Grandma, You’re Misunderstanding My Love Life

My only two serious relationships have been long distance. During my first one, although we were technically Facebook official, we had many “creative differences.” I wanted to make it work, yet the feeling of anger caused by a lack of mutual understanding while still longing for him to be around caused many tear-filled arguments over Skype. I finally realized when we were living in the same city that the relationship wouldn’t work and although it ended badly, I was happy it had ended.

The end of that same year I took a trip to Israel. I was not intending to meet a kind, handsome, and French-speaking Israeli soldier, but that’s what I found! For the purpose of the article, we can call him Guy. After my trip, Guy and I decided to keep in touch, nothing serious. Fast forward to today, I’m in what is a similar yet incredibly different situation: “Nothing serious” turned into talking every day, a visit to Tel Aviv over my Spring break, and Guy coming to visit me in Chicago this summer. And honestly, I’m happy with our situation. I like having space to finish school and focus on myself, while still being able to text him a picture of the really awesome bacon cheeseburger I ate at Nookies at any time. It’s a win-win.

What does real even mean?

However, the one problem that has come up, again and again, is a need to legitimize my relationship to other people.  When I returned from my first trip to Israel and told my friends about Guy, many of them had the same reaction: “OK. But that’s not real, right?” I would assure them that it was real and I was happy with the situation, but I would feel a sense of uneasiness. What does real even mean? Does it mean Facebook official? How was my circumstance less real than dating someone in Chicago? We were spending time together, getting to know each other. That’s what dating is, right?

My most recent encounter with this type of doubt was last week. My mother had mentioned him while talking to my grandma, who we don’t see very often. I had spoken to my grandma about Guy before a few times, but nothing too in depth. Since I come from a Jewish family, I figured she would be all for it, he being Jewish and an Israeli. After speaking to my grandma, my mother texted me, “I talked to Grandma tonight. She asked if you had heard from the Israeli guy?!?!” I laughed & told her, “Almost every day!” I didn’t think too much about it at first, but then she continued, “Grandma asked if you had a crush on the guy?!?! I thought that was very sweet.” As I read the text, a sense of burning started to grow inside my stomach. I was angry! How could my grandma not realize that I was in a relationship with this guy? I mean, we’re not sleeping with other people and we talk every day.  I had an overwhelming need to call her and set her straight on the whole situation. Then she would be enlightened, our relationship would be legitimized, and all would be right with the world. So what if it was 1 am? She needed this information immediately.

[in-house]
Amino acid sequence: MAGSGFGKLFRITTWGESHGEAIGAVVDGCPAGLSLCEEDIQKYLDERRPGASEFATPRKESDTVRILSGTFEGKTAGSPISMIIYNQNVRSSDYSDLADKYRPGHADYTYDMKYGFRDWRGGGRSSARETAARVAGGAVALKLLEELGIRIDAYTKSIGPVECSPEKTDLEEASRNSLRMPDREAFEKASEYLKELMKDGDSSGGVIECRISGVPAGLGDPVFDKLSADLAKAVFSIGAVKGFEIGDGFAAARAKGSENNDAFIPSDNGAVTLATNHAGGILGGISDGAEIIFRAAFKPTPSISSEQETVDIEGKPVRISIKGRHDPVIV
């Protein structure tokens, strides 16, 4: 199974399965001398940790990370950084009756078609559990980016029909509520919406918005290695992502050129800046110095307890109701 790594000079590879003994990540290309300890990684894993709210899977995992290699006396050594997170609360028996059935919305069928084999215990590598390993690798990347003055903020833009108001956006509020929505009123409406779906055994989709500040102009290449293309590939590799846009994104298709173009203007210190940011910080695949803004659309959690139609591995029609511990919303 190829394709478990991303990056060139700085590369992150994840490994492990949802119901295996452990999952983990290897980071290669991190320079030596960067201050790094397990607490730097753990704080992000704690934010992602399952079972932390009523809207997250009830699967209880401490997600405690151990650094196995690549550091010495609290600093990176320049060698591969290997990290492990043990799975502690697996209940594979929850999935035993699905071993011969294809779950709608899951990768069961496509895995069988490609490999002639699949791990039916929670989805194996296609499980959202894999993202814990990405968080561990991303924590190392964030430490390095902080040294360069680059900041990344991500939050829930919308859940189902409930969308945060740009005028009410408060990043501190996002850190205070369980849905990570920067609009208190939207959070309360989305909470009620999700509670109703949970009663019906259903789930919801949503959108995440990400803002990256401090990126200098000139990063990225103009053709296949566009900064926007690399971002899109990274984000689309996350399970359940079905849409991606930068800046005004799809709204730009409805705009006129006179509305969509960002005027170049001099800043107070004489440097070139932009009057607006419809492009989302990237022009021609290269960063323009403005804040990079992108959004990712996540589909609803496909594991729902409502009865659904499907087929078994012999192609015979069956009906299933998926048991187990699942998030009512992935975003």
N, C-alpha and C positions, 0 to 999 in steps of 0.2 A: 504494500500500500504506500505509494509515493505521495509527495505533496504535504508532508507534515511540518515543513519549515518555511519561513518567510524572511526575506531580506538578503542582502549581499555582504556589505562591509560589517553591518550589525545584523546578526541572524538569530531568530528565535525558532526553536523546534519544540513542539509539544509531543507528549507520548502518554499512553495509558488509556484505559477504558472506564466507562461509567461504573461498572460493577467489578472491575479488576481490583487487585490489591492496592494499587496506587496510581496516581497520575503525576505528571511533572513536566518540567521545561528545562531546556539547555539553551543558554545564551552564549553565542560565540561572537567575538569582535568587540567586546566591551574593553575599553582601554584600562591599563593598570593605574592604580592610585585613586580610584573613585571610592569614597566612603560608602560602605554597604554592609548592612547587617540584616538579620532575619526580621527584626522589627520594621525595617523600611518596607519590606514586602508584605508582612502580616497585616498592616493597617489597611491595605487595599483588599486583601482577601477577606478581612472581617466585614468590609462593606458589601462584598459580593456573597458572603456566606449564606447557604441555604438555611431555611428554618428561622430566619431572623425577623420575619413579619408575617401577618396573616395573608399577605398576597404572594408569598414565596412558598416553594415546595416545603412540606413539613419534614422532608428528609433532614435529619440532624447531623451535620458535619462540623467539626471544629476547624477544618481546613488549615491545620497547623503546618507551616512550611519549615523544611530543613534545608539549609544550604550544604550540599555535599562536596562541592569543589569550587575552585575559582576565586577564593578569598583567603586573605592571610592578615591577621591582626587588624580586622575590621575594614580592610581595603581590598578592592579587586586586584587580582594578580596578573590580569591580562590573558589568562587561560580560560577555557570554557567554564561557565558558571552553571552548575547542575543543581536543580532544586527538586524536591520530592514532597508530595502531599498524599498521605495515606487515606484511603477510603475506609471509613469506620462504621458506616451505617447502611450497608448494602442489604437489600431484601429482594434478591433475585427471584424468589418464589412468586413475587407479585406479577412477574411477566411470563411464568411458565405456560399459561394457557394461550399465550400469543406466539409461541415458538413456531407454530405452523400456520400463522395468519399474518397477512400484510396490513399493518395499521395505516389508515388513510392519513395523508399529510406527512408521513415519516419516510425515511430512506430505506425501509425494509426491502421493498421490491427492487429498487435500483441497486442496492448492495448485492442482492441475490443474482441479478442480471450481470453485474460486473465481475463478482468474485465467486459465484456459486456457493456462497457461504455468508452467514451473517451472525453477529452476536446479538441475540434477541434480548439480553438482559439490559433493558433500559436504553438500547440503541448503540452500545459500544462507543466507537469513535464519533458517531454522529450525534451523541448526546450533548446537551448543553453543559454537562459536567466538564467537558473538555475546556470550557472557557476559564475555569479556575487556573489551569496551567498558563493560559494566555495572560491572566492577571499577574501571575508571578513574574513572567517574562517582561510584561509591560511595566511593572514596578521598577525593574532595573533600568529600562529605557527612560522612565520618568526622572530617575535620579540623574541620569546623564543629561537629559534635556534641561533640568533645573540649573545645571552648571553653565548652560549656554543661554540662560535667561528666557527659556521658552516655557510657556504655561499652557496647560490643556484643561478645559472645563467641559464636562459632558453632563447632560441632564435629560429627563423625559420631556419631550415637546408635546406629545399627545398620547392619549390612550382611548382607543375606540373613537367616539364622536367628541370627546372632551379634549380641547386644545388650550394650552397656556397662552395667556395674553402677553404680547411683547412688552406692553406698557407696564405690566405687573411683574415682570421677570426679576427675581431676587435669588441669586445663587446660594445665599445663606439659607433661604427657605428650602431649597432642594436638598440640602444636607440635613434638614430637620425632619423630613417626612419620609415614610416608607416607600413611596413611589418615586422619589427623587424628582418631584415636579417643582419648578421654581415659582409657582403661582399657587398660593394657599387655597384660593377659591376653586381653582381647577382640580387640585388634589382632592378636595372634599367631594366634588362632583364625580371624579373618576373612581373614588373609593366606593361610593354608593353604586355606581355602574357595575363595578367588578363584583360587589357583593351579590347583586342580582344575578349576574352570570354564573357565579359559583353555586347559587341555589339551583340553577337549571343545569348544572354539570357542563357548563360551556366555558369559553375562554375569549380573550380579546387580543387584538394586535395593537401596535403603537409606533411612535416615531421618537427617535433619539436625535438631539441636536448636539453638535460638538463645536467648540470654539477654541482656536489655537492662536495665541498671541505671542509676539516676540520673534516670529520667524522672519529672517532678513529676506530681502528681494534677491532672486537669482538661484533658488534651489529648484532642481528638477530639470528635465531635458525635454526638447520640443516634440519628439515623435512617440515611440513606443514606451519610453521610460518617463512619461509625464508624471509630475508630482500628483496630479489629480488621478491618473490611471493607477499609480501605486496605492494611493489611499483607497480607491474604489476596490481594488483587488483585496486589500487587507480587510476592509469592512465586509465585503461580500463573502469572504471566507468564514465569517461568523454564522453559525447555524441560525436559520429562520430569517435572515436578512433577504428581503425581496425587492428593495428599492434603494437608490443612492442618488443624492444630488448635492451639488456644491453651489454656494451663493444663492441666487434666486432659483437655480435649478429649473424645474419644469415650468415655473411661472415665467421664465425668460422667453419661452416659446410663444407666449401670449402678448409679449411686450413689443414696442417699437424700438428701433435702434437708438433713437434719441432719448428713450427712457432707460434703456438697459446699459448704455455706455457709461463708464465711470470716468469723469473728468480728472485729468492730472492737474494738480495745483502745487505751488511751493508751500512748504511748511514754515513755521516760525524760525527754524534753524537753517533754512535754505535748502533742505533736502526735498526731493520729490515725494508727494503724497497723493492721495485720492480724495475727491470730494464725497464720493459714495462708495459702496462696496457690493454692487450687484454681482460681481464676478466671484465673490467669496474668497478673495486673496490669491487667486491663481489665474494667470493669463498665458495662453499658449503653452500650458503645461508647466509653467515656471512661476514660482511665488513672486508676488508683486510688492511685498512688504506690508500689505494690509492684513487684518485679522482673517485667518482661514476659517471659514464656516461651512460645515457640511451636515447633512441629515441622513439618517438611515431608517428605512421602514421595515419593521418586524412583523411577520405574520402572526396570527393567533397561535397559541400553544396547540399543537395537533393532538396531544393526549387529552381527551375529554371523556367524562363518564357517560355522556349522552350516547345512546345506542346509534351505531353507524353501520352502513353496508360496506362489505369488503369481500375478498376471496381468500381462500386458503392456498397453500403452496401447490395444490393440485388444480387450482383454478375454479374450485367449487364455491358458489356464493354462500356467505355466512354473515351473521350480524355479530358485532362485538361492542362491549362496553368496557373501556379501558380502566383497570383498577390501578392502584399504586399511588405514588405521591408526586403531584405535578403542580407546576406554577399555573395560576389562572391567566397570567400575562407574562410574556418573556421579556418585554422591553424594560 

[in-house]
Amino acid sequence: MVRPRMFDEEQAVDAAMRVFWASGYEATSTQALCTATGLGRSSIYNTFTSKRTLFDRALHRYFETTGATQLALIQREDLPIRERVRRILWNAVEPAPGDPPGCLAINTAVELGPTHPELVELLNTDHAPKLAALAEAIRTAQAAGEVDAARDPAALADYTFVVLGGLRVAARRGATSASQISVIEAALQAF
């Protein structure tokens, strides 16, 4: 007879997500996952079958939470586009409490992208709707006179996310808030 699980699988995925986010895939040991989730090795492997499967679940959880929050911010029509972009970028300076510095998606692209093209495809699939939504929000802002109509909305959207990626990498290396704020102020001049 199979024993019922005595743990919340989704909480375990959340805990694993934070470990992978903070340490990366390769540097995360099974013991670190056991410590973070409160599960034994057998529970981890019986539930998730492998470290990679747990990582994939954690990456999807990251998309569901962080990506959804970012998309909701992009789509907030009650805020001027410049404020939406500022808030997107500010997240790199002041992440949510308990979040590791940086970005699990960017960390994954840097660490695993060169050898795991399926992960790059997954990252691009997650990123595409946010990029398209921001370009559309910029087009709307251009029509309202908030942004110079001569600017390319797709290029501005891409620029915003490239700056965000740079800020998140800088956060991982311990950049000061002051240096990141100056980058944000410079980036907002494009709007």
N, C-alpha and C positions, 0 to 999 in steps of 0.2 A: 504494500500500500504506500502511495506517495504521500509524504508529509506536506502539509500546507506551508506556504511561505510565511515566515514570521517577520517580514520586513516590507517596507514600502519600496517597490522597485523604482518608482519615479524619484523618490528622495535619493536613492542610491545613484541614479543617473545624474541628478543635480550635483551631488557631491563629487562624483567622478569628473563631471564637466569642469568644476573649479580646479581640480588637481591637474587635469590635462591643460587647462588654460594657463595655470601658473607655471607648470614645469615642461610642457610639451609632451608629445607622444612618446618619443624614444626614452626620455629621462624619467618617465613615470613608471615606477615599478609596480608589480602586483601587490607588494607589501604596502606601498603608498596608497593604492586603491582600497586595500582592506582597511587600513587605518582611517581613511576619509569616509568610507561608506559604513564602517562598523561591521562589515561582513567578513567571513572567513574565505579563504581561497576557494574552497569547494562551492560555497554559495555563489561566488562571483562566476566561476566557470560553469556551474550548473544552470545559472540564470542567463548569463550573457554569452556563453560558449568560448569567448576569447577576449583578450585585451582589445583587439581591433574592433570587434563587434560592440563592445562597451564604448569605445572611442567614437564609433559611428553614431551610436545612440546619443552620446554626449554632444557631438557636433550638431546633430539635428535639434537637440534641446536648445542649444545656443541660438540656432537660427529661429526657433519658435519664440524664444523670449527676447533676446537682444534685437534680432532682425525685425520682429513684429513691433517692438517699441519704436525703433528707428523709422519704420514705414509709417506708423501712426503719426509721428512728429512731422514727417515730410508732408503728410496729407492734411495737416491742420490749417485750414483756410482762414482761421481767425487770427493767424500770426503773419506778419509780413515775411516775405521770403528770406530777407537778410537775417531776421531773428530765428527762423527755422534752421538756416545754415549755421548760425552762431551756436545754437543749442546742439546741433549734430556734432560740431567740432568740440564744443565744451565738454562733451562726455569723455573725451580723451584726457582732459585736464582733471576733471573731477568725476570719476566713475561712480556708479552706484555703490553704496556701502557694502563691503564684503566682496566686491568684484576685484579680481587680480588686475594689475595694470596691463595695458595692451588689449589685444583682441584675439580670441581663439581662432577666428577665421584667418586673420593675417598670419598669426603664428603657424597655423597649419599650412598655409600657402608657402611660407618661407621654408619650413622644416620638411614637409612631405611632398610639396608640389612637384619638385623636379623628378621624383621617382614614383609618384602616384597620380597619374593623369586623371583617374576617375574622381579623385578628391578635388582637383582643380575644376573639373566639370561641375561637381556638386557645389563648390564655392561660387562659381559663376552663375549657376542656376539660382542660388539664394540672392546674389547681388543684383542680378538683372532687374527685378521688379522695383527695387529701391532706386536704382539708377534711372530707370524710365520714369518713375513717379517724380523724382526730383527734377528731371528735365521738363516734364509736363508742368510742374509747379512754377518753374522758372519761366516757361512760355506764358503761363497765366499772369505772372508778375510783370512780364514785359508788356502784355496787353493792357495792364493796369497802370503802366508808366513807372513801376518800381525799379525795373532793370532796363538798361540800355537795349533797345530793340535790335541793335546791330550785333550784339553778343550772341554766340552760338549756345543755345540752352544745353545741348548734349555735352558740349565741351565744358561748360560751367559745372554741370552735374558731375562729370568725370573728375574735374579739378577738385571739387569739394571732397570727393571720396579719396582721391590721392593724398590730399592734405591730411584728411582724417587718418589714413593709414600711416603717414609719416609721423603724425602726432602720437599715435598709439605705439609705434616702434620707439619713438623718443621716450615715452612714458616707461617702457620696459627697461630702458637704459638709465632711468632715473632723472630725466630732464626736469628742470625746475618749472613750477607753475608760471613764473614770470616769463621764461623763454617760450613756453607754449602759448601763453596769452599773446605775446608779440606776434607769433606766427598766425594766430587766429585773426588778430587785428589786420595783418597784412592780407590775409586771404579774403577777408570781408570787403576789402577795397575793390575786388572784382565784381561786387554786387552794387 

And that’s when it hit me: Nothing was wrong. There was nothing I had to do or fix. If the confusion of an 80-year-old woman can make me feel insecure, what would that say about me? For no reason at all do I need to prove or explain our feelings to my friends, my family, or anyone else. It would not make my relationship more real or valid if I called my grandma at 1 am on a Wednesday night to wake her up and let her know that she was misunderstanding my love life.

And that’s when it hit me: Nothing was wrong.

Living in the same city or being ‘Facebook Official’ has no bearing on whether a relationship is real or official or legitimate. Instead, it’s a mutual desire for the same thing: to be together. I admit that long distance is hard, and the physical separation is challenging, but overcoming these challenges worthwhile to us. That is not to say that this is how our relationship will be forever. Maybe next month, next week, or even tomorrow our feelings will change, which is true for any relationship. Nothing can make our relationship real except for us. Not our parents, friends, acquaintances, my ex-boyfriend, or my grandma.

Autumn Jones: Francophile, psychic, and mother of dragons. Can say “Where’s the Taco Bell?” in five languages (including emoji).